When Hell Broke Loose


1h 18m 1958

Brief Synopsis

Near the end of the war in Germany, GI Steve Boland, a self-described "sharp-operator", meets a German girl, Ilsa (Violet Rensing), and they fall in love. Ilsa's brother Karl (Richard Jaeckel), whom she has not seen in three years, and his fellow-Nazi Ludwig (Arvid Nelson)visit Ilsa. Karl proudly informs her that he and Ludwig are "Werewolves", a group of Nazi assassins parachuted behind Allied lines for the purpose of killing Allied High Command officers. She and Steve go to Army Intelligence with they information, where Steve is immediately arrest for being A.W.O.L. Captain Melton (Dennis McCarthy) of Army G-2 intervenes on Steve's behalf, as G-2 has had a suspicion about the existence of the "Werewolves" but no concrete info before now.

Film Details

Release Date
Nov 1958
Premiere Information
not available
Production Company
Dolworth Productions, Inc.
Distribution Company
Paramount Pictures Corp.
Country
United States
Screenplay Information
Based on articles by Ib Melchior.

Technical Specs

Duration
1h 18m
Color
Black and White
Film Length
7,047ft

Synopsis

In December 1941, New York bookmaker Steve Boland is more interested in drinking champagne with his beautiful neighbor Ruby than listening to news reports about the Japanese attack on Pearl Harbor. After being turned in to the police by his unhappy customers, whom he has been cheating, Steve is convicted for racketeering, but avoids a prison sentence by promising to enlist in the U.S. Army. Though he has no intention of serving his country, Steve is personally escorted to the recruiting office by the arresting officer. After only a few weeks of basic training, Steve has caused so much trouble that a military chaplain is called in to counsel him. Despite his lack of dedication, Steve is shipped out with the rest of his unit to England, but spends most of the ocean voyage under arrest, having been caught running a craps game. While on leave in London, Steve continues his crooked ways by working in the black market, hiding his loot in hollowed-out library books. Back with his unit, Steve spends most of his time on punishment duty, digging latrines, and is considered a coward by some of his fellow soldiers. Despite his best efforts to be dishonorably discharged, Steve remains in the Army and ends up fighting on the beaches of Normandy during the D-Day invasion, as well as marching into Paris when that city is liberated by the Allied forces. Steve and his unit soon become part of the invasion of Germany. While serving in the occupation force of a German town, Steve befriends Ilsa, a young woman he catches stealing food. Though she accepts his food and gifts, Ilsa initially rejects Steve's sexual advances, informing him that she is a virgin, but after he calls her a "cheat" for leading him on, she offers herself to him. For the first time in his life, however, Steve feels pangs of love and rejects her submission. When the Germans begin bombing the town in the middle of the night, Steve rushes back to Ilsa and admits his true feelings, which she returns in full. Unknown to both of them, Ilsa's brother Karl is part of an elite troop of German soldiers, known as "werewolves," who have been sent behind the front lines to commit acts of sabotage and murder against the Allied forces. Karl and his childhood friend Ludwig soon appear at Ilsa's door, disguised as American soldiers as part of a plan to destroy Allied morale by assassinating Gen. Dwight D. Eisenhower. When Ilsa tells them the war is already lost and that their assignment would only prolong it, Karl warns his sister that he would not hesitate to kill her if she did anything to jeopardize his mission. Meanwhile, Steve has been arrested for breaking curfew, but is so desperate to see Ilsa again that he escapes the stockade and goes AWOL. He arrives at her door just as Karl and Ludwig are leaving and immediately assumes the worse. Desperate to save her brother's life, Ilsa tells Steve all about Karl's mission and begs him to take her to his commanding officer. Brought before two Army Intelligence officers, Ilsa tells them everything she knows about Karl's detachment, noting that the "werewolves" were founded by Heinrich Himmler in 1943 and that their secret training ground was located in Poland. Having no luck in finding Karl and his men, Capt. Melton asks Ilsa to help them search the nearby forest for her brother, but she agrees to go only if Steve is brought along. Instead of finding Karl and his men, however, they are captured by the Germans, who are in the midst of preparing to ambush Eisenhower, who, they have discovered, through an intercepted military courier, is headed their way. In order to warn the Allied chief of staff, Ilsa breaks free from her captors, only to be shot in the back by one of Karl's men. During the ensuing firefight, Steve stabs Karl, then shoots Ludwig. The remaining "werewolves" are soon captured by Allied troops, and Steve carries the wounded Ilsa into the forest, assuring her that everything is "going to be all right."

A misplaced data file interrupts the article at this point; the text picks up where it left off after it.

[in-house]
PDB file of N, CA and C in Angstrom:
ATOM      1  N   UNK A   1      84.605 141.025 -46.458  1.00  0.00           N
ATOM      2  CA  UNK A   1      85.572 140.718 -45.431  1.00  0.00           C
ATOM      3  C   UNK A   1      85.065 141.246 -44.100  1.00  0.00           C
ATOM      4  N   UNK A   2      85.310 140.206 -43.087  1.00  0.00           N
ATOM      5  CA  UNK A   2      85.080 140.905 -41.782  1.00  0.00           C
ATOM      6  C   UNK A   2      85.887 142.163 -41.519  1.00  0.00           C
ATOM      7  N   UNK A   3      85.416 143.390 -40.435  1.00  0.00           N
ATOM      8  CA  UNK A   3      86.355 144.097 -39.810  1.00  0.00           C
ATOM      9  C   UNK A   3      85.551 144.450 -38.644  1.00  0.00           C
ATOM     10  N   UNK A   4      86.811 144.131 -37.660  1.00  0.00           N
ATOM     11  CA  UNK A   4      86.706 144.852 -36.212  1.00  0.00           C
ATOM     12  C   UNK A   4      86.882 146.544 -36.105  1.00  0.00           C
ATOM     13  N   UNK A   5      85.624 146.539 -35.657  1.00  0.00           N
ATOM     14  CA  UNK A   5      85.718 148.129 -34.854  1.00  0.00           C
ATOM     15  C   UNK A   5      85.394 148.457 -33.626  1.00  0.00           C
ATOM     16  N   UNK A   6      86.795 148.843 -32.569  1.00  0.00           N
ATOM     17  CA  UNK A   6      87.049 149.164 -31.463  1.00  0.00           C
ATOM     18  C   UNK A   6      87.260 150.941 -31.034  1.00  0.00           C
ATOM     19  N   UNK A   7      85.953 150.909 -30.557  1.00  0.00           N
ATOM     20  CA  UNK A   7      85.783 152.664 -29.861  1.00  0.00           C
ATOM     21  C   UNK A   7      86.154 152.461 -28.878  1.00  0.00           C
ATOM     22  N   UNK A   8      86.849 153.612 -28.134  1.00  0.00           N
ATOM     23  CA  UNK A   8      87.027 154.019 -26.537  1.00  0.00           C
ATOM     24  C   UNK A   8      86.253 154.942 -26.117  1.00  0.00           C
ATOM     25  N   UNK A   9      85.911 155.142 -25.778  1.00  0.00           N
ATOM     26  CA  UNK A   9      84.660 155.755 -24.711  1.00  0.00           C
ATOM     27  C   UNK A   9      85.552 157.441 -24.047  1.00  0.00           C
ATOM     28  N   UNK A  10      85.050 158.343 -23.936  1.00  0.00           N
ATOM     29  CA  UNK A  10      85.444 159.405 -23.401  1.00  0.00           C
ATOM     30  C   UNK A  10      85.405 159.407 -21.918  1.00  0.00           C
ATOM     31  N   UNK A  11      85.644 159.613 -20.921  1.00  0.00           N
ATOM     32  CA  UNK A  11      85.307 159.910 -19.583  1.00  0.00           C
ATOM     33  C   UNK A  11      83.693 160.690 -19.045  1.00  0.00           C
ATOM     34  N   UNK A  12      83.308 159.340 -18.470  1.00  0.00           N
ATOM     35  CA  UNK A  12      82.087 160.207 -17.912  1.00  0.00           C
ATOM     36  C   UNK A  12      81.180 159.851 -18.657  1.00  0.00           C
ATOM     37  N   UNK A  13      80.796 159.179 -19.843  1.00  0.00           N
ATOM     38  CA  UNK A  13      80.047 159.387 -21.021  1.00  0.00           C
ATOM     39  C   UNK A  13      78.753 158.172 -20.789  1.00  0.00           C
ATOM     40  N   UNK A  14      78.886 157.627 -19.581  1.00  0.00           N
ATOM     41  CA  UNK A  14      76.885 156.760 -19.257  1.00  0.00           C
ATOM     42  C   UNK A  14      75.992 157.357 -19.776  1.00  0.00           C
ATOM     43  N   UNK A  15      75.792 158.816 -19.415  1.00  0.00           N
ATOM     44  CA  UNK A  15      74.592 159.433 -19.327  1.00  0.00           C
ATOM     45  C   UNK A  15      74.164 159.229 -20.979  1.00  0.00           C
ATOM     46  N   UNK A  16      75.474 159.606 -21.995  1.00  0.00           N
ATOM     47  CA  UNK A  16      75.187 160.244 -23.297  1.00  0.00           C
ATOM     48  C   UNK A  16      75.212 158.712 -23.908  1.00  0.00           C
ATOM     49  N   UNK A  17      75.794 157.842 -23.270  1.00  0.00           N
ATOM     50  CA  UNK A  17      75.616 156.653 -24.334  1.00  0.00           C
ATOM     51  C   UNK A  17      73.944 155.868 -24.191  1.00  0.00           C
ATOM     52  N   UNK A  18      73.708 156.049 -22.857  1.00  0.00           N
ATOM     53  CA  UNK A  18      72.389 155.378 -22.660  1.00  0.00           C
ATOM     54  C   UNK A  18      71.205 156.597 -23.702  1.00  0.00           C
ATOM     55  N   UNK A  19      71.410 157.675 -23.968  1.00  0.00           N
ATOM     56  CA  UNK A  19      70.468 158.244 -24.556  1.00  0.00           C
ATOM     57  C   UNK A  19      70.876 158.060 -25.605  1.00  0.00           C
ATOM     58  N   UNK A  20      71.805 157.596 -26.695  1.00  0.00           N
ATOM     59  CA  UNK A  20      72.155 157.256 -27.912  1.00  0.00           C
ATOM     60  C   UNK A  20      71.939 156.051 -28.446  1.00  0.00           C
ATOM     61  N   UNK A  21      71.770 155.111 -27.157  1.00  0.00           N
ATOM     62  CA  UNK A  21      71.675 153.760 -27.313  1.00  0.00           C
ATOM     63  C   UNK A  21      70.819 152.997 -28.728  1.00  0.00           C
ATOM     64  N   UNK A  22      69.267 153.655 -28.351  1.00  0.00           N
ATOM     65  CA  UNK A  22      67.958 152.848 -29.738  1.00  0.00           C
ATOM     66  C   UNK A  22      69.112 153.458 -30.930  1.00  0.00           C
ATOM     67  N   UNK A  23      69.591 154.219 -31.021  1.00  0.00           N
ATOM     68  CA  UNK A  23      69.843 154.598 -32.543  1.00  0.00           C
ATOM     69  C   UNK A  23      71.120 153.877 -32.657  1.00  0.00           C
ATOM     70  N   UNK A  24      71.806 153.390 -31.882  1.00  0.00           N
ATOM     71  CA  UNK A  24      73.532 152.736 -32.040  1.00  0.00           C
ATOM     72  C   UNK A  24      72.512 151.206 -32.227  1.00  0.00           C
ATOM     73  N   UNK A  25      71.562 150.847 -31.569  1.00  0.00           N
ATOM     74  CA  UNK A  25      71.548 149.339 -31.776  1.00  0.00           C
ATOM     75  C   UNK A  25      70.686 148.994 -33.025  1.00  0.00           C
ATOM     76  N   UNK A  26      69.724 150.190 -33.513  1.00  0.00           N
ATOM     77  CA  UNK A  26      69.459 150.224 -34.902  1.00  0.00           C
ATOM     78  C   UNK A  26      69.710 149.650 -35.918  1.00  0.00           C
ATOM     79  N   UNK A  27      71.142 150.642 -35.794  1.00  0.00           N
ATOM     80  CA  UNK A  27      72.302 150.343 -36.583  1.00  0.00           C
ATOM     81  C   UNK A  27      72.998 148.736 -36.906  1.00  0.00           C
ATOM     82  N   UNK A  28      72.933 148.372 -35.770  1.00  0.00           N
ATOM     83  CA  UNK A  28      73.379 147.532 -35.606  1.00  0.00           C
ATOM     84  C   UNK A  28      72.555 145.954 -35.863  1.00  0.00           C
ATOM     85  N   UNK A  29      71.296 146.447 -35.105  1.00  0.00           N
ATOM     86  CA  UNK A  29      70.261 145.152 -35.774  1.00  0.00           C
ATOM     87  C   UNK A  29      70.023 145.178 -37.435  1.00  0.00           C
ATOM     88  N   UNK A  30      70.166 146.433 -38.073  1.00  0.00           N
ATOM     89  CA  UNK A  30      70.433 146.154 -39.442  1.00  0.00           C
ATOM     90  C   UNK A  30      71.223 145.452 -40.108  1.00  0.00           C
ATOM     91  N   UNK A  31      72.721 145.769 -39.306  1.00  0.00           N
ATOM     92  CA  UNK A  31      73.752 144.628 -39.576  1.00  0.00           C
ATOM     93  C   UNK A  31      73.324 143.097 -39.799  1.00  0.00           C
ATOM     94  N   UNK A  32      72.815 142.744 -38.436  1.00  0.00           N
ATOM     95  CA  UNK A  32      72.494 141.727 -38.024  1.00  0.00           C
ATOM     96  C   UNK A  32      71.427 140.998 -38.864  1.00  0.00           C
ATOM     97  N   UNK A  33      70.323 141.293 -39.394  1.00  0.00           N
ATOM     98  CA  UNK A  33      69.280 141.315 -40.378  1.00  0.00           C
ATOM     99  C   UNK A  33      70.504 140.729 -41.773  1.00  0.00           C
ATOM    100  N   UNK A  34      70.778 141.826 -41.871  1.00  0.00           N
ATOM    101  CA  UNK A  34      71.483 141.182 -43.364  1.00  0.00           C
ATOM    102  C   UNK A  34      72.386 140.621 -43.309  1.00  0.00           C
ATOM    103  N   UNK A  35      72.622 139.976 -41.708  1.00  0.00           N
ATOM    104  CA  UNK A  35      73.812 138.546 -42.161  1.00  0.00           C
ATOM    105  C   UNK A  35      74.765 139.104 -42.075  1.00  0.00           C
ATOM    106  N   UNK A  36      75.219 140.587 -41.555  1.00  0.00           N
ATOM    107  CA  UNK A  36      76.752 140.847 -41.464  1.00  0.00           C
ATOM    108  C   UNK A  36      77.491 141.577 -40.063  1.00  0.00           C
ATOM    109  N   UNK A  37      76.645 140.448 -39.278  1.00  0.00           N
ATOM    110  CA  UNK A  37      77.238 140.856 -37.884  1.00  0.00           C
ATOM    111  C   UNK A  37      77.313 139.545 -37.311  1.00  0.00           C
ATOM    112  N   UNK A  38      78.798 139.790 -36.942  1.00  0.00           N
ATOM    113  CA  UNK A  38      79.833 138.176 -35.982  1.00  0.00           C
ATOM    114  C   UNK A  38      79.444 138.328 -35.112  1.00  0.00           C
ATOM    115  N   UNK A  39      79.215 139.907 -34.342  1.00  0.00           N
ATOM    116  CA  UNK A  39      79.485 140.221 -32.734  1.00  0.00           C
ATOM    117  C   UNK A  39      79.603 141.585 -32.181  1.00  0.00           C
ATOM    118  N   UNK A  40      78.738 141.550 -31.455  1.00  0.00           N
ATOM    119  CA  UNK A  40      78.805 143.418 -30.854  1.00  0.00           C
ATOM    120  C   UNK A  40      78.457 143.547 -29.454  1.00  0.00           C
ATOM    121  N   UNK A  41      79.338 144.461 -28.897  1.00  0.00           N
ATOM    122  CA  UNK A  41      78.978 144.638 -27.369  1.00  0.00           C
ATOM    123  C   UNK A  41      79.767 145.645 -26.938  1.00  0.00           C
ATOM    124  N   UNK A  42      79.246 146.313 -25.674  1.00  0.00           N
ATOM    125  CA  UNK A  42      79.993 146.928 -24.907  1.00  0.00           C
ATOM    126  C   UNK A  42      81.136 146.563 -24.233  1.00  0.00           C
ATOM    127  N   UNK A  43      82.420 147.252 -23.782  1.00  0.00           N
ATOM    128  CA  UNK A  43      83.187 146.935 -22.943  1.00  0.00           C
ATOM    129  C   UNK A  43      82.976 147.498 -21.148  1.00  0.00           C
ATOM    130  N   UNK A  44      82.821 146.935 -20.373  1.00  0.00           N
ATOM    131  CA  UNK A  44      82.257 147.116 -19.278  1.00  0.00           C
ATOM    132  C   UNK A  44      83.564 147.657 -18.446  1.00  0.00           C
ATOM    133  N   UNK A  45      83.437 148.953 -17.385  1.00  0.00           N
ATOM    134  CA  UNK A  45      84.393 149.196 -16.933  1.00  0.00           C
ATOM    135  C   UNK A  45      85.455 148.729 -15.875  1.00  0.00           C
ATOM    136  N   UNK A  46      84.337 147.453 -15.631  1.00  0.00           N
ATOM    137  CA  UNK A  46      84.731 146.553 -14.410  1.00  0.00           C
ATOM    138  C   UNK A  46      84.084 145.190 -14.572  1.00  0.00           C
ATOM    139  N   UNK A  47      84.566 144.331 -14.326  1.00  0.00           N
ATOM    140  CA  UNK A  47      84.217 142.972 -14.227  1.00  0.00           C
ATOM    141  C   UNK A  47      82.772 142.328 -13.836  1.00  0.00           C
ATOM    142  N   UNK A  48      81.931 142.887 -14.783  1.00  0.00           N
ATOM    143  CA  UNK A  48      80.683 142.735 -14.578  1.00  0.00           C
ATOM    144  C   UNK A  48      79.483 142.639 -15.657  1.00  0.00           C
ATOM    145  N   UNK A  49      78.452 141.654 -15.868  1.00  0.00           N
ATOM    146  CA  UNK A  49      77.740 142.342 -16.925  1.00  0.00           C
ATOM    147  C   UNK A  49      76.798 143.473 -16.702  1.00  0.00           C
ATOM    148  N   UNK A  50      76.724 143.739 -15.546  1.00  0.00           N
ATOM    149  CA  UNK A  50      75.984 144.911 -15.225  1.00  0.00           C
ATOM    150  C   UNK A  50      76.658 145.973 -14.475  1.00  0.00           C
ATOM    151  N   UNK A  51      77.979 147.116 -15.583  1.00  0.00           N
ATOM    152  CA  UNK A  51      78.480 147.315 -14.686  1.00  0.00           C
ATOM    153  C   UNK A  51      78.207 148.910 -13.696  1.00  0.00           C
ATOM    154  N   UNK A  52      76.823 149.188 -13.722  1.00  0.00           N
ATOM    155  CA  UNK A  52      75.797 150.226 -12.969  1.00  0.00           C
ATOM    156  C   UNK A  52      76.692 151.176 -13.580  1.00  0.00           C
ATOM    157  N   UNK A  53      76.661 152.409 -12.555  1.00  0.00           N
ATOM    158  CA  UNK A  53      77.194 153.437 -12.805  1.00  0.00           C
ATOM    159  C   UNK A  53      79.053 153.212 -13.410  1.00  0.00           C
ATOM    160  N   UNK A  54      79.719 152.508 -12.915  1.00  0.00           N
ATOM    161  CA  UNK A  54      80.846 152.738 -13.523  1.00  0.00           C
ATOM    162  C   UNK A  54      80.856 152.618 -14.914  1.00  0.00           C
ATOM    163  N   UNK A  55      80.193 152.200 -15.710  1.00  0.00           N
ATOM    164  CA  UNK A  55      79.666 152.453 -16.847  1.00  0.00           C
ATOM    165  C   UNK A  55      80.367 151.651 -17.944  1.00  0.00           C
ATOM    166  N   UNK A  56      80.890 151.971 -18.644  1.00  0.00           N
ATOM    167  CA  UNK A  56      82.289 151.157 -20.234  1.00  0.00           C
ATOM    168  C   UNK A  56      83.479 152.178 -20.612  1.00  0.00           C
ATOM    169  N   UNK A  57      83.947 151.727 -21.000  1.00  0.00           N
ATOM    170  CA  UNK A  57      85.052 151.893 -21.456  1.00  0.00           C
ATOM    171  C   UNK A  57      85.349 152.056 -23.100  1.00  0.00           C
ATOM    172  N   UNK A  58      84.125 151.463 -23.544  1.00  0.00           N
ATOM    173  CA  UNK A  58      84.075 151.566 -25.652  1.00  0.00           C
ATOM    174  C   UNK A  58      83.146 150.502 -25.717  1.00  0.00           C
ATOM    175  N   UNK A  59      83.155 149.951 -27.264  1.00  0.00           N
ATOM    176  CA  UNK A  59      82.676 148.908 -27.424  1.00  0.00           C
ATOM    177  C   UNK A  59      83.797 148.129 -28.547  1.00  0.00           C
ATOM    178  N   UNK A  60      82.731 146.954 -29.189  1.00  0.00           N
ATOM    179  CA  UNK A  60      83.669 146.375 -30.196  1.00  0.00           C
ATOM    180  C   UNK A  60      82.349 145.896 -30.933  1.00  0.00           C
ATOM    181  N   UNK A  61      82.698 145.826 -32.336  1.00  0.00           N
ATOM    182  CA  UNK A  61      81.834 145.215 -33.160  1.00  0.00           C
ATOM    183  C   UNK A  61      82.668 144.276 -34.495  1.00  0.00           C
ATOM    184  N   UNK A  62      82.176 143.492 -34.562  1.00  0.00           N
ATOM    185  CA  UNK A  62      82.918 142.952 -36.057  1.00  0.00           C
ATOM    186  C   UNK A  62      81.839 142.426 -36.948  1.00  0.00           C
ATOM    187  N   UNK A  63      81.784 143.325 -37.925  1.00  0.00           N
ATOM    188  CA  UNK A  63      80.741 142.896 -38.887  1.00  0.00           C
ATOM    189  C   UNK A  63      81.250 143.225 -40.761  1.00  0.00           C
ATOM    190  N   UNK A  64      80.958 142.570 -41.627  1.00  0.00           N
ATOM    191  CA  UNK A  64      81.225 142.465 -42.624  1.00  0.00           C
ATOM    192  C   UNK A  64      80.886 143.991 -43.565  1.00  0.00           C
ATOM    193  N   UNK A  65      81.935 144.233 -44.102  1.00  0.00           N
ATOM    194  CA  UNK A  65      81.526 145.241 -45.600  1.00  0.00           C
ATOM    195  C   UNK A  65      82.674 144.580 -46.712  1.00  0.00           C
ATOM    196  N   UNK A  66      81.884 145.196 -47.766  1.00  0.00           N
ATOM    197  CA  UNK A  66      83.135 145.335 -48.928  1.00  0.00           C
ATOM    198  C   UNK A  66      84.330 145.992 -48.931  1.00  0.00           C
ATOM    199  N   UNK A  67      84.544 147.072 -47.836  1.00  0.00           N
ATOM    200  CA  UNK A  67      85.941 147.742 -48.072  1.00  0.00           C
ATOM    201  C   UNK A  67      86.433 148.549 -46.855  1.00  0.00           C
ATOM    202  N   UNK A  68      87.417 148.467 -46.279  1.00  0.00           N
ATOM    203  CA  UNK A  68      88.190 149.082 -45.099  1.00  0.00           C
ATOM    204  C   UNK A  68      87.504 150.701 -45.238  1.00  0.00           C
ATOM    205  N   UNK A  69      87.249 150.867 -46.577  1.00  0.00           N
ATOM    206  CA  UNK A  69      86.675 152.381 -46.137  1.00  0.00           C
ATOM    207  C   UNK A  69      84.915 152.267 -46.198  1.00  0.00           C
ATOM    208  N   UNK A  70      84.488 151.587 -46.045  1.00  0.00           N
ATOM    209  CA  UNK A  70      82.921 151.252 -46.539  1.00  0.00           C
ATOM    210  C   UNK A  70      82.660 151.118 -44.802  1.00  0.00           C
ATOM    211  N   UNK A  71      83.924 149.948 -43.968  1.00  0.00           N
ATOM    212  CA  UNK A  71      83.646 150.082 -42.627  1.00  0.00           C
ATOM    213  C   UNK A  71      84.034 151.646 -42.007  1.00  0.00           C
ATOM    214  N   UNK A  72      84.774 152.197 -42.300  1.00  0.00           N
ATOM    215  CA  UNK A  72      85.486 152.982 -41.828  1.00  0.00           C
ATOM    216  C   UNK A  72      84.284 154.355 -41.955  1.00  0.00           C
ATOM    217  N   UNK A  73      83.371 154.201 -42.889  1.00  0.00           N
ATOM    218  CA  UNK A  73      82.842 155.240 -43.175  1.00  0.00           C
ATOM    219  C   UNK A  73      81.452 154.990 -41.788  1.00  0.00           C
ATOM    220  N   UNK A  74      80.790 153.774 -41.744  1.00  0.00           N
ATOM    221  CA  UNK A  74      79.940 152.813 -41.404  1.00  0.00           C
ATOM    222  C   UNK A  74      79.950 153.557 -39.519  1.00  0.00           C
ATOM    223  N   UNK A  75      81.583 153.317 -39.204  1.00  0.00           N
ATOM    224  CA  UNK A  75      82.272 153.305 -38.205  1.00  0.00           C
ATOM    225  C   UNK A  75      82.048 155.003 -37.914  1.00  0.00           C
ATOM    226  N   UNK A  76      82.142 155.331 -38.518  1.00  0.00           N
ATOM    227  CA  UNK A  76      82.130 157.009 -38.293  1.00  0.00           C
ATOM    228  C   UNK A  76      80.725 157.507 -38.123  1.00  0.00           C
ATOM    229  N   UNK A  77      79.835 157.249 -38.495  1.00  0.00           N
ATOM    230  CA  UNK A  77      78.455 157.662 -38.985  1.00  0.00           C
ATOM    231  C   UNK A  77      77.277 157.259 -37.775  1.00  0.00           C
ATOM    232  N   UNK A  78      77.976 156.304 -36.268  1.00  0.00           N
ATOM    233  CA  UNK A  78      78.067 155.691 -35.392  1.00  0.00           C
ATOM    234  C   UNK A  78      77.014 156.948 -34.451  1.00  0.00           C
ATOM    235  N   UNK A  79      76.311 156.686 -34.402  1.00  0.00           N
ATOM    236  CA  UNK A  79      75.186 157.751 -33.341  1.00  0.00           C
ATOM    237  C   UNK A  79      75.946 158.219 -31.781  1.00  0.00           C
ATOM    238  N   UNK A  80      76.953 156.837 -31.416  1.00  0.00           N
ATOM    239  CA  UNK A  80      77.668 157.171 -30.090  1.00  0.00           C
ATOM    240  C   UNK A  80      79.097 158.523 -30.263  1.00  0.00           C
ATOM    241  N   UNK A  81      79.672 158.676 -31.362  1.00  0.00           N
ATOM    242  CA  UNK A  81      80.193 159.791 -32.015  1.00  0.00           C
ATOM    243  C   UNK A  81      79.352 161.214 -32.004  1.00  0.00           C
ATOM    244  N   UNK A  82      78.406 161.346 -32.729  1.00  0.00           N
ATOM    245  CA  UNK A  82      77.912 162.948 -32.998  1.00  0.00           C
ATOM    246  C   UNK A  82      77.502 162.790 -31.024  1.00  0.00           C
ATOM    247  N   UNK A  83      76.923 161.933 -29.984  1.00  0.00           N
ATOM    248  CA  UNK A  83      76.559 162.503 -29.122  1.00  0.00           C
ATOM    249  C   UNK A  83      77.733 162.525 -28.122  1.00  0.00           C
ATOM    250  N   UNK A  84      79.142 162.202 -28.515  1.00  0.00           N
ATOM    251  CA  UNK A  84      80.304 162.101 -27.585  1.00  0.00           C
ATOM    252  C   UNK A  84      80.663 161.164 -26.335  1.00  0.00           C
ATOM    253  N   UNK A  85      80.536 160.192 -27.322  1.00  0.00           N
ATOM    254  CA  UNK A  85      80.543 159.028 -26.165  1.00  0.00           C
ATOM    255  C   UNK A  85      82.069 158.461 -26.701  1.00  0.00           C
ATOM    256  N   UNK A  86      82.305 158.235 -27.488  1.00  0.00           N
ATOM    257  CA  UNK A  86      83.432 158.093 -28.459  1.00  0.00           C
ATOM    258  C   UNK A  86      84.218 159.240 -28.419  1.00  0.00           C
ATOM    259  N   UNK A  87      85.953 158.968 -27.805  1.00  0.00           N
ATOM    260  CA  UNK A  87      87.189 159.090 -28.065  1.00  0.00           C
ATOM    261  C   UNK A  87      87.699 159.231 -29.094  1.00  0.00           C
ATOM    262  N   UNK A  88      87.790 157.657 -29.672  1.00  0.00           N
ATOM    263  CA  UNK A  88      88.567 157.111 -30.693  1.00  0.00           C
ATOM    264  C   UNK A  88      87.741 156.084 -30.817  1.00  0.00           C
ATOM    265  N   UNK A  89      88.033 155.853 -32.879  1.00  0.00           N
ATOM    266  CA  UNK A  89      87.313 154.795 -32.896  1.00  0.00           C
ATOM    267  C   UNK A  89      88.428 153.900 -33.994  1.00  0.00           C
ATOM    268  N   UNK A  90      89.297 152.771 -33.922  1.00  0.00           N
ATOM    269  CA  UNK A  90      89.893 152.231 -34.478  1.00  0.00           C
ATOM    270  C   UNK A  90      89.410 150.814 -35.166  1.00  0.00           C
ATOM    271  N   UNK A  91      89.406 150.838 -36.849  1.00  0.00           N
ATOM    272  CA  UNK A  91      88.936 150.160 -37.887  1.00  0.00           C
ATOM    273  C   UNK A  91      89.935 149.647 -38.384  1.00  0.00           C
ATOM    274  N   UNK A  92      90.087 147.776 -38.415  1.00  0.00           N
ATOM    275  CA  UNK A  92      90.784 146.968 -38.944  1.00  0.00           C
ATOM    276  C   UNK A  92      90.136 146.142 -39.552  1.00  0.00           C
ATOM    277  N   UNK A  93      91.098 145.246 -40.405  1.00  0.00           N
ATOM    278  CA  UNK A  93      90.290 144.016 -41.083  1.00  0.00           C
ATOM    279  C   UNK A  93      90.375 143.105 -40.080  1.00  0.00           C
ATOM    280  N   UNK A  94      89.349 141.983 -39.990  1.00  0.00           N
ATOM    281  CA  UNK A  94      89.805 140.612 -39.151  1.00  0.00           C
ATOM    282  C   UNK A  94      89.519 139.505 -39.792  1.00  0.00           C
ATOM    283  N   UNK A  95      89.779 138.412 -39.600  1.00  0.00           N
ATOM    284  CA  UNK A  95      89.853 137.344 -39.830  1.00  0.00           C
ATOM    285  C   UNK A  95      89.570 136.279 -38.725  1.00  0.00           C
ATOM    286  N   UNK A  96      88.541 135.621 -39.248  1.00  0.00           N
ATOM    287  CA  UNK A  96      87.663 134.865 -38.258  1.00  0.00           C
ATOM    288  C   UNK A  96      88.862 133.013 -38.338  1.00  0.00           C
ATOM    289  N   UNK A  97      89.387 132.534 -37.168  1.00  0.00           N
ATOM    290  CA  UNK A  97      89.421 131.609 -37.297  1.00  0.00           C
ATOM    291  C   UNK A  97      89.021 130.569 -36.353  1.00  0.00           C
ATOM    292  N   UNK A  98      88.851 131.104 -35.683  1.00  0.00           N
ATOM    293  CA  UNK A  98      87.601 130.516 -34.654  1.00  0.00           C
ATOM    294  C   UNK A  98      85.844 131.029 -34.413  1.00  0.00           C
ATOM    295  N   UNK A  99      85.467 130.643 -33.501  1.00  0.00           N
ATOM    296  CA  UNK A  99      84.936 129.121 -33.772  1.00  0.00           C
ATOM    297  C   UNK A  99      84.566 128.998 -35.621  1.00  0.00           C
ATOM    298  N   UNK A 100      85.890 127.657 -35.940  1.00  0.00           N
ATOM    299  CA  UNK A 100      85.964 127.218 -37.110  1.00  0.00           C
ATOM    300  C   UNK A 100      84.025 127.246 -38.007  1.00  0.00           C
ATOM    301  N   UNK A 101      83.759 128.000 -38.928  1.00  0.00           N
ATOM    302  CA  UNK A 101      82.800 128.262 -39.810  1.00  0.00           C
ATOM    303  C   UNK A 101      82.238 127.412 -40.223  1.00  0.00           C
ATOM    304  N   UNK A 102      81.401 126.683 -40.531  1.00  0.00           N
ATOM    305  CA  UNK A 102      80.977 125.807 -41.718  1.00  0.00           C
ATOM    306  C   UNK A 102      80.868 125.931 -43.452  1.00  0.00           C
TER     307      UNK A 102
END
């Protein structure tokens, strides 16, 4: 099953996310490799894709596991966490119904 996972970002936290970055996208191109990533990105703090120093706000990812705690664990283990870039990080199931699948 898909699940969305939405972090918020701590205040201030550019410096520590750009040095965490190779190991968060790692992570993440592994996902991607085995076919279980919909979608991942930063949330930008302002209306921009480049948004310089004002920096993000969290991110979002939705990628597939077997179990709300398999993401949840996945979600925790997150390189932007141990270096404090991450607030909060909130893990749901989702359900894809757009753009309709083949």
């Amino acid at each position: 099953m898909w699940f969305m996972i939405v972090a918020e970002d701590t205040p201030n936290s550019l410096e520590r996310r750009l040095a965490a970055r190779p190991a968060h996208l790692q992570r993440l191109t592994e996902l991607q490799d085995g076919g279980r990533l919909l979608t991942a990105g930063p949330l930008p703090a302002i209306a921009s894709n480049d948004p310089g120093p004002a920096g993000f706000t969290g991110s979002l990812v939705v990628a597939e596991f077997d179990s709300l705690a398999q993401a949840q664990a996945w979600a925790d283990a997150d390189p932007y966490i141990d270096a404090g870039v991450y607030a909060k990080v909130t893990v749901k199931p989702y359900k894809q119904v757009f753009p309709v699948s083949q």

Film Details

Release Date
Nov 1958
Premiere Information
not available
Production Company
Dolworth Productions, Inc.
Distribution Company
Paramount Pictures Corp.
Country
United States
Screenplay Information
Based on articles by Ib Melchior.

Technical Specs

Duration
1h 18m
Color
Black and White
Film Length
7,047ft

Articles

TCM Remembers Charles Bronson - Sept. 13th - TCM Remembers Charles Bronson this Saturday, Sept. 13th 2003.


Turner Classic Movies will honor the passing of Hollywood action star Charles Bronson on Saturday, Sept. 13, with a four-film tribute.

After years of playing supporting roles in numerous Western, action and war films, including THE MAGNIFICENT SEVEN (1960, 8 p.m.) and THE DIRTY DOZEN (1967, 1:15 a.m.), Bronson finally achieved worldwide stardom as a leading man during the late 1960s and early 1970s. TCM's tribute will also include THE GREAT ESCAPE (1963, 10:15 p.m.), Bronson's second teaming with Steve McQueen and James Coburn, and will conclude with FROM NOON TILL THREE (1976, 4 a.m.), co-starring Jill Ireland.

TCM will alter it's prime-time schedule this Saturday, Sept. 13th. The following changes will take place:

8:00 PM - The Magnificent Seven (1960)